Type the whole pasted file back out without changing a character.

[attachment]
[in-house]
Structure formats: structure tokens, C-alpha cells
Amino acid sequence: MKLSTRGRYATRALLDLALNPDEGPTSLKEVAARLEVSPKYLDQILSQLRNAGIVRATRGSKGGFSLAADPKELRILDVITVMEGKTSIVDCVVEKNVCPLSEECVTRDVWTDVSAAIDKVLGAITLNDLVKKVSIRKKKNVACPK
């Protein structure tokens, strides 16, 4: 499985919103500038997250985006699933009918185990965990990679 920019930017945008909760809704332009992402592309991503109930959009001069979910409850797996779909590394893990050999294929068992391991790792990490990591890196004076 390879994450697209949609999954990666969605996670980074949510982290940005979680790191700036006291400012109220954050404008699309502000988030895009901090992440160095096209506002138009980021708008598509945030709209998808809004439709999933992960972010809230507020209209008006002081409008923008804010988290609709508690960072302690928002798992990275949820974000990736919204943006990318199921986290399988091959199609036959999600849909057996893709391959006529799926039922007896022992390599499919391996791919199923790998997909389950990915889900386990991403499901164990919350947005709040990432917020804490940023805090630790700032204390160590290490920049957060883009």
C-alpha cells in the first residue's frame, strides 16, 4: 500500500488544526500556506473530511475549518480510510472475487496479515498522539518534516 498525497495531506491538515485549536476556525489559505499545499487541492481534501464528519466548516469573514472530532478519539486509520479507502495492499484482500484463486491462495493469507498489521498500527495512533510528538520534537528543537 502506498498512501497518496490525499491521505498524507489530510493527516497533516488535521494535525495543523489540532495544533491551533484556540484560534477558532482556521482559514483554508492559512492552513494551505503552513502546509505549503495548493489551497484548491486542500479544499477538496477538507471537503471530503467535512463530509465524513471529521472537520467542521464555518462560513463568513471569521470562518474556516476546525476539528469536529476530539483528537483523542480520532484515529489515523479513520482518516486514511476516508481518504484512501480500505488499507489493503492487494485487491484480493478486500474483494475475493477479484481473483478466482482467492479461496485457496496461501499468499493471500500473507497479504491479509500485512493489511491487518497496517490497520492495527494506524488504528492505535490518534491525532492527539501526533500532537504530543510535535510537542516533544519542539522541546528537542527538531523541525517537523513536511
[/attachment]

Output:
[in-house]
Structure formats: structure tokens, C-alpha cells
Amino acid sequence: MKLSTRGRYATRALLDLALNPDEGPTSLKEVAARLEVSPKYLDQILSQLRNAGIVRATRGSKGGFSLAADPKELRILDVITVMEGKTSIVDCVVEKNVCPLSEECVTRDVWTDVSAAIDKVLGAITLNDLVKKVSIRKKKNVACPK
């Protein structure tokens, strides 16, 4: 499985919103500038997250985006699933009918185990965990990679 920019930017945008909760809704332009992402592309991503109930959009001069979910409850797996779909590394893990050999294929068992391991790792990490990591890196004076 390879994450697209949609999954990666969605996670980074949510982290940005979680790191700036006291400012109220954050404008699309502000988030895009901090992440160095096209506002138009980021708008598509945030709209998808809004439709999933992960972010809230507020209209008006002081409008923008804010988290609709508690960072302690928002798992990275949820974000990736919204943006990318199921986290399988091959199609036959999600849909057996893709391959006529799926039922007896022992390599499919391996791919199923790998997909389950990915889900386990991403499901164990919350947005709040990432917020804490940023805090630790700032204390160590290490920049957060883009």
C-alpha cells in the first residue's frame, strides 16, 4: 500500500488544526500556506473530511475549518480510510472475487496479515498522539518534516 498525497495531506491538515485549536476556525489559505499545499487541492481534501464528519466548516469573514472530532478519539486509520479507502495492499484482500484463486491462495493469507498489521498500527495512533510528538520534537528543537 502506498498512501497518496490525499491521505498524507489530510493527516497533516488535521494535525495543523489540532495544533491551533484556540484560534477558532482556521482559514483554508492559512492552513494551505503552513502546509505549503495548493489551497484548491486542500479544499477538496477538507471537503471530503467535512463530509465524513471529521472537520467542521464555518462560513463568513471569521470562518474556516476546525476539528469536529476530539483528537483523542480520532484515529489515523479513520482518516486514511476516508481518504484512501480500505488499507489493503492487494485487491484480493478486500474483494475475493477479484481473483478466482482467492479461496485457496496461501499468499493471500500473507497479504491479509500485512493489511491487518497496517490497520492495527494506524488504528492505535490518534491525532492527539501526533500532537504530543510535535510537542516533544519542539522541546528537542527538531523541525517537523513536511